Washington Update

CURES 2.0 Bill Contains New ARPA-H Guidelines

By: Kyle Cavagnini
Thursday, December 2, 2021
On November 17, Reps. Diana DeGette (D-CO) and Fred Upton (R-MI) introduced the bipartisan Cures 2.0 Act (H.R.6000), which is designed to revolutionize care to patients and change how biomedical research is conducted as a follow on to their successful 21st Century Cures Act enacted into law in 2016. A section-by-section summary of their current bill can be found here

Section 501 under Title V, Research in Cures 2.0, provides an updated framework for the Advanced Research Projects Agency for Health (ARPA-H). This agency, to be located within National Institutes of Health (NIH), will fund high-risk high-reward projects addressing the most pressing biomedical needs of the country, including cancer, diabetes, and Alzheimer’s disease. Cures 2.0 appropriates $6.5 billion to ARPA-H for the 2022 fiscal year. The agency, overseen by a presidentially appointed director, will employ program officers to manage portfolios consisting of multiple projects which work toward a common target.  Projects will be selected based on their novelty, scientific merit, potential for future commercialization, and the unmet needs within patient populations. Funding multiple projects that coalesce around a shared goal increases the chances of success.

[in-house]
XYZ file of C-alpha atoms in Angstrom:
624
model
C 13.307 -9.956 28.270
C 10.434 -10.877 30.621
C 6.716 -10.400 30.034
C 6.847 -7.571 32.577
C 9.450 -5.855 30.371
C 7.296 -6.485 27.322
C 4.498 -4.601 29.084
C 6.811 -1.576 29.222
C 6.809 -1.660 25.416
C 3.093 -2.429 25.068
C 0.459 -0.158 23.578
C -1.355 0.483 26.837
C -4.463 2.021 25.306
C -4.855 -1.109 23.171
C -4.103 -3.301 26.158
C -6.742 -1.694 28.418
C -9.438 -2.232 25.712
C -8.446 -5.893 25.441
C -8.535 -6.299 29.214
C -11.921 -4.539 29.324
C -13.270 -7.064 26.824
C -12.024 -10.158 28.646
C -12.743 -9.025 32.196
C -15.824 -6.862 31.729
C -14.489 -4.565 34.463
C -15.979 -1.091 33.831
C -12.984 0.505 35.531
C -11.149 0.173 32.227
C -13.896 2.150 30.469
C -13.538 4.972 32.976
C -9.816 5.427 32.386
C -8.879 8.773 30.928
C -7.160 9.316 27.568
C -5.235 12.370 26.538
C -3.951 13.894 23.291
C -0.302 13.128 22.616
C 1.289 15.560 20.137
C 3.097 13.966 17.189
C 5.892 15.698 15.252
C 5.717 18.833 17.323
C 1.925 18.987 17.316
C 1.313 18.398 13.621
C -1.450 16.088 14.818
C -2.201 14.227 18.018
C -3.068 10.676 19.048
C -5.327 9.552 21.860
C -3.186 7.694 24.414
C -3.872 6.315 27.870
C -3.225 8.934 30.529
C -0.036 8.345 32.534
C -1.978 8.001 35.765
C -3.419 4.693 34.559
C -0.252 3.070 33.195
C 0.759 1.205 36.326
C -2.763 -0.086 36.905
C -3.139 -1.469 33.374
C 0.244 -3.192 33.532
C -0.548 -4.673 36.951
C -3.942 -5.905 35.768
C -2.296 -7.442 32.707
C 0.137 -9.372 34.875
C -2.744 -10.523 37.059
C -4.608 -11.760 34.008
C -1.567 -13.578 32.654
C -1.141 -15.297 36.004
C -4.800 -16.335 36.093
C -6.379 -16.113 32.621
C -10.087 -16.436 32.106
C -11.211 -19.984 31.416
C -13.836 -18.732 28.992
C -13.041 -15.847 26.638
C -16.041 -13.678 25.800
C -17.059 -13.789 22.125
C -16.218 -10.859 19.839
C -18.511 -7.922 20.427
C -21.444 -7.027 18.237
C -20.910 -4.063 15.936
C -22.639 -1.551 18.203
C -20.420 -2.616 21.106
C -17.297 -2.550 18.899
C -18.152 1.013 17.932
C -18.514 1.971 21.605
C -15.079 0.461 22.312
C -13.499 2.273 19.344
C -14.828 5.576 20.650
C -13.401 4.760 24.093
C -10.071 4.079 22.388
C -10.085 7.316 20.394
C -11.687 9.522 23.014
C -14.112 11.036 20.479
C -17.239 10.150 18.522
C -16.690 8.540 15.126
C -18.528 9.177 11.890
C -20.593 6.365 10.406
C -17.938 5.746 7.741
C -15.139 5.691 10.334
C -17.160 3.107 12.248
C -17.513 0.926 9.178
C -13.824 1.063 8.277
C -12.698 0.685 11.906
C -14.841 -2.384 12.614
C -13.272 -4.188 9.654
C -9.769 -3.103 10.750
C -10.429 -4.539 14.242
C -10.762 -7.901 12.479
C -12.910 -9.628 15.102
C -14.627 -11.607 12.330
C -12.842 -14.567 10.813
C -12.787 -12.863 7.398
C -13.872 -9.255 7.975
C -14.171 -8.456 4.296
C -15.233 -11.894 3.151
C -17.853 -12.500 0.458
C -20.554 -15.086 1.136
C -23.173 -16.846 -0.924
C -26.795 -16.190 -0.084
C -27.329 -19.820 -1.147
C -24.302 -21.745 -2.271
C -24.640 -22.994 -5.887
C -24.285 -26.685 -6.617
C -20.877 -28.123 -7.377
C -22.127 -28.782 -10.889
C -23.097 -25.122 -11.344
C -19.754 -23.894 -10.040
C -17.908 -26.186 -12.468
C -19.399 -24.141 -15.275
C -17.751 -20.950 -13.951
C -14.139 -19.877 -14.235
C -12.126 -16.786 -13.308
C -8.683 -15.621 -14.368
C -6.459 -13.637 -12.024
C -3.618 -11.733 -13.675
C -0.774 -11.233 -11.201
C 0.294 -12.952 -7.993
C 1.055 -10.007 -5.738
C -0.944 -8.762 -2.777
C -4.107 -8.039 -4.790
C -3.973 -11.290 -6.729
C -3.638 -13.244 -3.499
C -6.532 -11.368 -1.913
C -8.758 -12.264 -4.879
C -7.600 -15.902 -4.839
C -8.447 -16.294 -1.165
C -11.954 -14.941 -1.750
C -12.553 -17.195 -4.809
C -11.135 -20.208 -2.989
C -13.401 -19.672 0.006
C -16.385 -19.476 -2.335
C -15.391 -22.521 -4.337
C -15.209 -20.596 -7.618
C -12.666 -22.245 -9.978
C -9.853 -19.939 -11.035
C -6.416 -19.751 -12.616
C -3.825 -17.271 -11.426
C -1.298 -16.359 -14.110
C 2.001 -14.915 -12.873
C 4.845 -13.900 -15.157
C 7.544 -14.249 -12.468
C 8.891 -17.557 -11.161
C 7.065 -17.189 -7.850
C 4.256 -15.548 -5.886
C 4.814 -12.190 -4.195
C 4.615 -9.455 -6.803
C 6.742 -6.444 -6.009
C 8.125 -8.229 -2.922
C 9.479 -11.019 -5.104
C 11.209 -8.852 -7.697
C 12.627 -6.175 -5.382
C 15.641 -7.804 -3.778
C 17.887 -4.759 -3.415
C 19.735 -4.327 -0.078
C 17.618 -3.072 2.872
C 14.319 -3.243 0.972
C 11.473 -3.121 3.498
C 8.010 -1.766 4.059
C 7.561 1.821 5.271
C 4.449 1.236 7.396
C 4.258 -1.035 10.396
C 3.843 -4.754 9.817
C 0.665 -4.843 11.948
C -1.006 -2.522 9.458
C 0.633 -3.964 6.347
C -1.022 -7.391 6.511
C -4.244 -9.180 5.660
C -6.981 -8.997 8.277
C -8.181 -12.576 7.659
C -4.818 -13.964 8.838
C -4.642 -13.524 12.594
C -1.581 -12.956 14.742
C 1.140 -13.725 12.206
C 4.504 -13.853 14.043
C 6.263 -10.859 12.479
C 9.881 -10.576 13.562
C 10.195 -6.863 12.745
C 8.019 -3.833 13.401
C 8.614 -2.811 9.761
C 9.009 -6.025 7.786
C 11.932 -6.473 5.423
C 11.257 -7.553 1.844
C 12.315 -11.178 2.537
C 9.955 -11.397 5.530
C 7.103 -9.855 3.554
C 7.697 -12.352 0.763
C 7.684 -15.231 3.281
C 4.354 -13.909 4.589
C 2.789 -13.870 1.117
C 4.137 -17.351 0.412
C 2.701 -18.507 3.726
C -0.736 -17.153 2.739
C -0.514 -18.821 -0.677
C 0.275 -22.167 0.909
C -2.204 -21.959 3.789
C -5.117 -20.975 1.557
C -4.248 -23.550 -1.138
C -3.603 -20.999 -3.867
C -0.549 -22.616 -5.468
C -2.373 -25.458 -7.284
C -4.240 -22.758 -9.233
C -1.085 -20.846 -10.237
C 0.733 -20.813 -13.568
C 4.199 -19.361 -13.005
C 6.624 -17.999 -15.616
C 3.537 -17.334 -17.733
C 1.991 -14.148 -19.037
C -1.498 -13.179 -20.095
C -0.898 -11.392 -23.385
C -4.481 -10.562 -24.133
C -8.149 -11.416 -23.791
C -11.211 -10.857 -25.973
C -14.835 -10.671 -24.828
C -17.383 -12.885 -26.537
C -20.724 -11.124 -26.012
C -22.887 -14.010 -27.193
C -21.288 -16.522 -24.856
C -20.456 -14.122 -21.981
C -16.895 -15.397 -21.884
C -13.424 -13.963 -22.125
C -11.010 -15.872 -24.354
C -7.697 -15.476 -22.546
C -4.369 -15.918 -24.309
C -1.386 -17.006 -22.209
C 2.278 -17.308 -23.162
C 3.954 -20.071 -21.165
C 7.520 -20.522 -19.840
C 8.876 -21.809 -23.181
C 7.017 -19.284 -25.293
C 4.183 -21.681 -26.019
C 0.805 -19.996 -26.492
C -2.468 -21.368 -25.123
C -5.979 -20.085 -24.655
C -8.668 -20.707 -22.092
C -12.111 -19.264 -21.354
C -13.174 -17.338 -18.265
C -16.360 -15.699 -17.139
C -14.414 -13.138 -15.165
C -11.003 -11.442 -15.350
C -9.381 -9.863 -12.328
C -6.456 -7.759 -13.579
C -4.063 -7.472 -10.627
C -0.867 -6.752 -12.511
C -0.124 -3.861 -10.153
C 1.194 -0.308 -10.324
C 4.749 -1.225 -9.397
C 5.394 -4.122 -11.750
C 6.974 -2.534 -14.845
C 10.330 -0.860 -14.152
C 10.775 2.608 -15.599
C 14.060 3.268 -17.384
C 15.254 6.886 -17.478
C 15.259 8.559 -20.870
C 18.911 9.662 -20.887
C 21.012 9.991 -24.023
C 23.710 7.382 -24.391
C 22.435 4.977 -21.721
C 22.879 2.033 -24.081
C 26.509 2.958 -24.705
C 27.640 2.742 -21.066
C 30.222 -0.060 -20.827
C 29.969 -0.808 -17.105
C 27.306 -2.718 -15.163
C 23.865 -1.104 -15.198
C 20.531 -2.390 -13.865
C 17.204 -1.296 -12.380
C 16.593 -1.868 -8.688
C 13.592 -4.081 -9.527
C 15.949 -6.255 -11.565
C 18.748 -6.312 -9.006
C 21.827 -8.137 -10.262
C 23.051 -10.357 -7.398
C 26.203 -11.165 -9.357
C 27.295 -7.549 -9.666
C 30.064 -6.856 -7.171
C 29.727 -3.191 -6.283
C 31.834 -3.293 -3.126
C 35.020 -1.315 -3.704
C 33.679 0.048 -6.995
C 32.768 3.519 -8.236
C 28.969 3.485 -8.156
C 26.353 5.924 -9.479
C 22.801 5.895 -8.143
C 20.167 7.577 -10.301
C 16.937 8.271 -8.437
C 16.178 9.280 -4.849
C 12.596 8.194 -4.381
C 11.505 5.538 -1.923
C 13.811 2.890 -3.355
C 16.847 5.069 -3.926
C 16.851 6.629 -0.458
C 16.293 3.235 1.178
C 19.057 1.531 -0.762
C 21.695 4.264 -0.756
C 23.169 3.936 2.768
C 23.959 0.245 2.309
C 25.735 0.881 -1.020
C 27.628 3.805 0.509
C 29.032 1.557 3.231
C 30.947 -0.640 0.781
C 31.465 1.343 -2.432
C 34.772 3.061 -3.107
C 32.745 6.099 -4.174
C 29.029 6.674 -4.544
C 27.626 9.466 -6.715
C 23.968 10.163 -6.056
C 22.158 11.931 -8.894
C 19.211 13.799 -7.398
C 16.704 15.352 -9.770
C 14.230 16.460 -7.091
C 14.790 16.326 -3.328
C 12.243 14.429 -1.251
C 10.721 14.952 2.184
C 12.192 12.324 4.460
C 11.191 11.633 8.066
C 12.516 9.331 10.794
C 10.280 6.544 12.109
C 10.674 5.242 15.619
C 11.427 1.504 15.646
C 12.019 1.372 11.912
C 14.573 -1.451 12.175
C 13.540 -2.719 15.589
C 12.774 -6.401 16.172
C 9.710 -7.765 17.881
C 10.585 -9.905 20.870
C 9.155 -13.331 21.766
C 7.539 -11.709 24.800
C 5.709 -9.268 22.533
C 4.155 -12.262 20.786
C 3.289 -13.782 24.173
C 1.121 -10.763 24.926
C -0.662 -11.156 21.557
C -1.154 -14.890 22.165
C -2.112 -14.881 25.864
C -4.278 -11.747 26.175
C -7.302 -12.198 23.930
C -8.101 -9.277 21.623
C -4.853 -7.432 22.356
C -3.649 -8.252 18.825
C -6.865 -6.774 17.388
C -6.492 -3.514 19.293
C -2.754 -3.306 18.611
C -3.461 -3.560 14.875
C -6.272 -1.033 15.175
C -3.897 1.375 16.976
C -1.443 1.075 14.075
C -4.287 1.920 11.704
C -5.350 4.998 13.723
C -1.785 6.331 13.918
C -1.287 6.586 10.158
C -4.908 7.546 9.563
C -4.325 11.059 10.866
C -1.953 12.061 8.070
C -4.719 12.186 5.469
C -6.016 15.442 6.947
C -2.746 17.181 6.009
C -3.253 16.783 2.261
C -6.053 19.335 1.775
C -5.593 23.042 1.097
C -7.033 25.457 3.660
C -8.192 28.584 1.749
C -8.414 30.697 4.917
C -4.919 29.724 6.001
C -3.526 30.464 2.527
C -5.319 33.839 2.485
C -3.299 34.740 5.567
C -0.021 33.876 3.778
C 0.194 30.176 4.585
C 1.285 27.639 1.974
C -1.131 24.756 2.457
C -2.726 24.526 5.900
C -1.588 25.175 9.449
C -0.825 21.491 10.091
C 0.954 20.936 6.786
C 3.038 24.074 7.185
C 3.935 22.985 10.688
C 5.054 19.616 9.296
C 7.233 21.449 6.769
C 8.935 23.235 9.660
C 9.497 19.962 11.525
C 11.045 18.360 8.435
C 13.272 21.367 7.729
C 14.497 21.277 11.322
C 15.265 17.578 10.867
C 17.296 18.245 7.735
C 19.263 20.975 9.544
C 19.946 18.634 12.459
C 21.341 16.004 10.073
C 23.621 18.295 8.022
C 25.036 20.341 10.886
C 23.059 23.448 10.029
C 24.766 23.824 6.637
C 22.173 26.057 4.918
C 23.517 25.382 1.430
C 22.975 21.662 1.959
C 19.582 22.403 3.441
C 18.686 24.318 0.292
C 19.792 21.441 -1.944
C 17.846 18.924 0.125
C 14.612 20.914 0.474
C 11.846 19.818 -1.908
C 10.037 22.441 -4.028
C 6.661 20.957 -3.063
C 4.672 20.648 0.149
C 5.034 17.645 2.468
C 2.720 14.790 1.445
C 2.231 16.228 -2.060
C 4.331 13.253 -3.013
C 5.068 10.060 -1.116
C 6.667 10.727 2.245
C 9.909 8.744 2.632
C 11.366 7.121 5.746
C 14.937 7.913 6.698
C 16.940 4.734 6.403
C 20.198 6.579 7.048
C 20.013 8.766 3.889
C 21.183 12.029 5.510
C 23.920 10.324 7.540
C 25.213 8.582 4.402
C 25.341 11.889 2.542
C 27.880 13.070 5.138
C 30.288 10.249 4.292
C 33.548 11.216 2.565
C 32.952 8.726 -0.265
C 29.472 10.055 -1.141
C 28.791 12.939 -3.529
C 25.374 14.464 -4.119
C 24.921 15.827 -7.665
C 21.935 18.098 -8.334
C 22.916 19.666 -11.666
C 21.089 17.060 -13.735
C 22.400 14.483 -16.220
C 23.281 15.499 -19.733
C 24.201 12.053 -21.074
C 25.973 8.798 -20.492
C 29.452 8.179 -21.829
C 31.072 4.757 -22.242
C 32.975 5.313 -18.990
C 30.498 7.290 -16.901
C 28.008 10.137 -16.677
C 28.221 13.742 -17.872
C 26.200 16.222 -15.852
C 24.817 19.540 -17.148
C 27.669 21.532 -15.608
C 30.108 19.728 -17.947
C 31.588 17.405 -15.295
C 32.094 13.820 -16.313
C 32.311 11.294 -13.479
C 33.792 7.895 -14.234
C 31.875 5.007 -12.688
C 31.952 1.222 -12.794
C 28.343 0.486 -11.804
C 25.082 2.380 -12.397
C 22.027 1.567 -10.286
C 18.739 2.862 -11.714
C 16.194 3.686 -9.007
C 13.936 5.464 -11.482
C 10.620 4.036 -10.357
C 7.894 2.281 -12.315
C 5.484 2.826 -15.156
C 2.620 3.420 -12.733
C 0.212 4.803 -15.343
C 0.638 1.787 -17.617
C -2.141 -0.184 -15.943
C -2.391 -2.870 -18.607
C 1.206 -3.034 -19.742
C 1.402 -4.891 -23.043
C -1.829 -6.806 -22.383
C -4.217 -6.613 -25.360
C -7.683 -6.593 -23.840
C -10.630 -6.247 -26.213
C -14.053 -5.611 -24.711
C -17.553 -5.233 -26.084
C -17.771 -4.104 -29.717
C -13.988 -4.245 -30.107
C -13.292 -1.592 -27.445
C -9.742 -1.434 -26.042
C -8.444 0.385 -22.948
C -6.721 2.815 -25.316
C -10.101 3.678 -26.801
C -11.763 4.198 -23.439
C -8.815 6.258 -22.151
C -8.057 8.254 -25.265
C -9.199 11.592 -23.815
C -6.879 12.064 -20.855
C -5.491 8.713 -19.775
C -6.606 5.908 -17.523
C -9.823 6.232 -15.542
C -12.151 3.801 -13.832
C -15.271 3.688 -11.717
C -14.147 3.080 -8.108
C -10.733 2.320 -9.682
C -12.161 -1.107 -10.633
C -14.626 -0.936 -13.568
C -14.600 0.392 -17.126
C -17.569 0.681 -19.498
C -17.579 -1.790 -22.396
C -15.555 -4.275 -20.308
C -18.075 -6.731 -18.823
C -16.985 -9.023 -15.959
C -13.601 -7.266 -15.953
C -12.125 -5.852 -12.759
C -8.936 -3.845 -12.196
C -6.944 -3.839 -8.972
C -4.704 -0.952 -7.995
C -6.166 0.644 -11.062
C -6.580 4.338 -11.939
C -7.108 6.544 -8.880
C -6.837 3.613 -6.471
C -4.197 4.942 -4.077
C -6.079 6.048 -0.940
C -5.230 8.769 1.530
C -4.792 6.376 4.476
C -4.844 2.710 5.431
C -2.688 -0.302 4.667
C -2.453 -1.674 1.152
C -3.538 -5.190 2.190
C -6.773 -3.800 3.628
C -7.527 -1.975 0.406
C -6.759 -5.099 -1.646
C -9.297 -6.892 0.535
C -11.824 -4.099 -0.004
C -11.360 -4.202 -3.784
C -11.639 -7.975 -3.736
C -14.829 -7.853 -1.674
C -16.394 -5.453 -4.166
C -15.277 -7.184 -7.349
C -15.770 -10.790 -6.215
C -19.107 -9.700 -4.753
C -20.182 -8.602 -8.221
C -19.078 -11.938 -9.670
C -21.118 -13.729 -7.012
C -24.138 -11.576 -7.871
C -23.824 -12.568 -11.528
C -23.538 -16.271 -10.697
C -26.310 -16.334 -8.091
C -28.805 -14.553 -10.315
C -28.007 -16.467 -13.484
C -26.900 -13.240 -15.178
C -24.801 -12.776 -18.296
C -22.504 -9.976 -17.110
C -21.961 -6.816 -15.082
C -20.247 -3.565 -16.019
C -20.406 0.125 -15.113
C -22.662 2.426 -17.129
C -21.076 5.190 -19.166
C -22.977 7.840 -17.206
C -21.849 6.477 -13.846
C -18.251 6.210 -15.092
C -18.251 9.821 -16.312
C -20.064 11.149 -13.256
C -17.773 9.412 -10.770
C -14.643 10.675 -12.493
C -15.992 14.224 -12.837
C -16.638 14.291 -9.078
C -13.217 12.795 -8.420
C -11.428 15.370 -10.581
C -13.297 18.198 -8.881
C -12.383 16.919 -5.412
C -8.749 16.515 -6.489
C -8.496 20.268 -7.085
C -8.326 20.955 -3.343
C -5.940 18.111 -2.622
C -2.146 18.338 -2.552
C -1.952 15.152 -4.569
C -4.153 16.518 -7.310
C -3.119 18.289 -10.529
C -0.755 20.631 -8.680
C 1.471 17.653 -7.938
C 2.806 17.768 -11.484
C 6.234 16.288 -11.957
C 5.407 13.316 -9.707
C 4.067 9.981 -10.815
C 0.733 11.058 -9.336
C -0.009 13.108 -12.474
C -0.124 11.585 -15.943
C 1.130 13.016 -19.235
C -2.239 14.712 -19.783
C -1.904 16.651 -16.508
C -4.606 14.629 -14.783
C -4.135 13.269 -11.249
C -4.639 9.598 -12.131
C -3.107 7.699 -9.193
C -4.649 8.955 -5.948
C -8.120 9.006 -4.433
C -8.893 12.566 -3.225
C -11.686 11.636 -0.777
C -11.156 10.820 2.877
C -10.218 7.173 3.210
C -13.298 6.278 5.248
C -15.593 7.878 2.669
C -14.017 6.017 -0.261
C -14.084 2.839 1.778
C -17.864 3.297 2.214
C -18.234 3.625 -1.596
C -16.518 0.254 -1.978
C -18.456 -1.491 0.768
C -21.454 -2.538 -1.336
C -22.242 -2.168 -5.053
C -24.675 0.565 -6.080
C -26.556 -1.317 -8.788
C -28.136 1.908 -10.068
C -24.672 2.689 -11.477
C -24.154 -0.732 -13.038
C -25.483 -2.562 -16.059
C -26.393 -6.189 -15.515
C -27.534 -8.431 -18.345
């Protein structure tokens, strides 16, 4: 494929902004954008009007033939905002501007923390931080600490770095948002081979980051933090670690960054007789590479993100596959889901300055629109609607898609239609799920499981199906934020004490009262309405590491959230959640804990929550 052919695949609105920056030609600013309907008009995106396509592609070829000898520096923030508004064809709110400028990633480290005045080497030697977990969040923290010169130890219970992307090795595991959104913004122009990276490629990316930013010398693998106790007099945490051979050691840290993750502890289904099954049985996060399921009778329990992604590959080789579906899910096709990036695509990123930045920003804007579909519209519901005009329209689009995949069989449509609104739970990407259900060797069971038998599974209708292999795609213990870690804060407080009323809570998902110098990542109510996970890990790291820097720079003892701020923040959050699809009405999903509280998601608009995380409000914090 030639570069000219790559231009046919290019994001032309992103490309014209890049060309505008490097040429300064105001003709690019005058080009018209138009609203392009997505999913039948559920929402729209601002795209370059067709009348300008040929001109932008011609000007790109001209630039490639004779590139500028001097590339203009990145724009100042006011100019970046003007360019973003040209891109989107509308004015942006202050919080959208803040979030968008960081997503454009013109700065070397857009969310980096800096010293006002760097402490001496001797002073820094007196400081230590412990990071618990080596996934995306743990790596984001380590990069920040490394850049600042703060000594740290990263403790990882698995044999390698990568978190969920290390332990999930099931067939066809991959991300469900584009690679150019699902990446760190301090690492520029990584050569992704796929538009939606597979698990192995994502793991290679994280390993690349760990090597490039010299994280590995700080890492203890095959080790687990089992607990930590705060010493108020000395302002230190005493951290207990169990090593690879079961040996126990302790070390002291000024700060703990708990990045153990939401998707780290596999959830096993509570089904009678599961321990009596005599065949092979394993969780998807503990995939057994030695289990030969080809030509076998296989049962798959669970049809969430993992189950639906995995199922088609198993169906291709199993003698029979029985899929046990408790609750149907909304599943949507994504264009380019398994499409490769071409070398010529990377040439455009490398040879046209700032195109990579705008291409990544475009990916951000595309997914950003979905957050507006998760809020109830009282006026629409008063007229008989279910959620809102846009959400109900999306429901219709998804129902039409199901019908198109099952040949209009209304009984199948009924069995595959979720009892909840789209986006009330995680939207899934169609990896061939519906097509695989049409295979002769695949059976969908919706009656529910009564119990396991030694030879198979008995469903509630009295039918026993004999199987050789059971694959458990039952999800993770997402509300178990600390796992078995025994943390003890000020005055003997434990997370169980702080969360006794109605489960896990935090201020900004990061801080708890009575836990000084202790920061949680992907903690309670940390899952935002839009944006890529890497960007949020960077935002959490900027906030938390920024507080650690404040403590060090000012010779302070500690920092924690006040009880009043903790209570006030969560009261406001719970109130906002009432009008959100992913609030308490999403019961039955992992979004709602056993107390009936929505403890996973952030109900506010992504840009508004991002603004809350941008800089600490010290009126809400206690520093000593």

ARPA-H will have broad leeway to forge research and development partnerships with other federal agencies, public and private research institutions, commercial entities, and nonprofit organizations. This is key to the ARPA-H goal of delivering promising new treatments to patient populations and developing new infrastructure to enhance biomedical research.  Cures 2.0 directs the secretary of the U.S. Department of Health and Human Services to coordinate with U.S. Food and Drug Administration to expedite review of clinical products produced from ARPA-H research.

Earlier this year Rep. Anna Eshoo (D-CA), chair of the House Energy and Commerce’s Subcommittee on Health, introduced a standalone ARPA-H bill, ARPA-H Act (H.R.5585). The duties of the director and program managers and criteria for project selection are comparable between the two bills. Both bills also mandate the director make efforts to recruit and retain a diverse workforce, including individuals underrepresented in science and medicine. Cures 2.0 and the ARPA-H Act specify that the agency will be funded independent of the existing NIH budget allocations, an issue the biomedical research community said was important during stakeholder listening sessions earlier this year. 

Several key differences exist between the two proposed ARPA-H frameworks. Notably, the ARPA-H Act only appropriates $3 billion to the agency. The ARPA-H Act also includes a deputy director to assist the director and serve as acting director if needed. Procedures for the strategic plan timeline, annual reporting, and budget requests to Congress also differ between the bills. The ARPA-H Act calls for a review of the program by the National Academies of Sciences, Engineering, and Medicine within eight years of the bill’s enactment, a provision not found in Cures 2.0.